The results, published in the New England Journal of Medicine (NEJM), come as technology companies increasingly strike up partnerships with drugmakers as a way to gather large amounts of real-time health data on individuals.
Earlier this month, Alphabet Inc’s Google bought the health tracking company Fitbit for $2.1 billion. That followed Fitbit’s alliance in October with U.S. drugmakers Bristol-Myers Squibb Co and Pfizer Inc to develop their own technology to spot atrial fibrillation, a condition that significantly increases the risk of stroke.
Smaller players such as AliveCor have paved the way. AliveCor’s KardiaBand, a mobile phone accessory that can take medical-grade electrocardiograms (EKG) to detect dangerous heart rhythms, won U.S. approval in 2017.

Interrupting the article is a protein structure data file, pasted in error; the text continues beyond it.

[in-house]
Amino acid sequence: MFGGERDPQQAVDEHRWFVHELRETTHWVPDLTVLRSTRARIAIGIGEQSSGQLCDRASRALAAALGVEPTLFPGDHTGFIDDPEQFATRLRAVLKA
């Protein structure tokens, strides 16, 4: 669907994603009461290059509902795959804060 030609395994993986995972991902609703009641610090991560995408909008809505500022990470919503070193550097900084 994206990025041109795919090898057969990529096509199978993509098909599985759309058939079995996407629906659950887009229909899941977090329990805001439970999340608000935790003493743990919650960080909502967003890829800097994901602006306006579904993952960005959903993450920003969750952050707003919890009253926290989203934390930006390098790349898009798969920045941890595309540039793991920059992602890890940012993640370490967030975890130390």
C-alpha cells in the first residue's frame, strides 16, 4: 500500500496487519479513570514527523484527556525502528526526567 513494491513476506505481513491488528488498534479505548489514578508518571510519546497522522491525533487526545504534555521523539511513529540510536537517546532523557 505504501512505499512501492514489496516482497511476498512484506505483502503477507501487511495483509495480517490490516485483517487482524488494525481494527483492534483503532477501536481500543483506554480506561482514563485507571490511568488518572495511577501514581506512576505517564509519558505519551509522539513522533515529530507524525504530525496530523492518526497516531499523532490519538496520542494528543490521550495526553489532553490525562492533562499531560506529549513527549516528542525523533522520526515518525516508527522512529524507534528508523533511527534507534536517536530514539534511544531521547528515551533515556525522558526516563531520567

The Apple study, conducted by researchers at Stanford University School of Medicine, tested the Apple Watch’s heart rate sensor and algorithm in more than 400,000 participants who used an app to sign up for the eight-month trial.
During the study, only 0.5% of participants received a warning that they had an irregular pulse, a finding study authors believe should ease concerns that the device would result an excess of notifications in healthy participants.
People flagged for an irregular pulse were sent an EKG patch to wear. Of those, 34% were found to have atrial fibrillation.
Dr. Mintu Turakhia, a Stanford cardiologist and study co-author, said the aim was to evaluate how good the algorithm was and whether it was safe.
“If you turn this on out in the wild, how many people are going to get notified and what does that mean for patients, the healthcare system, payers, and patients themselves?” he said.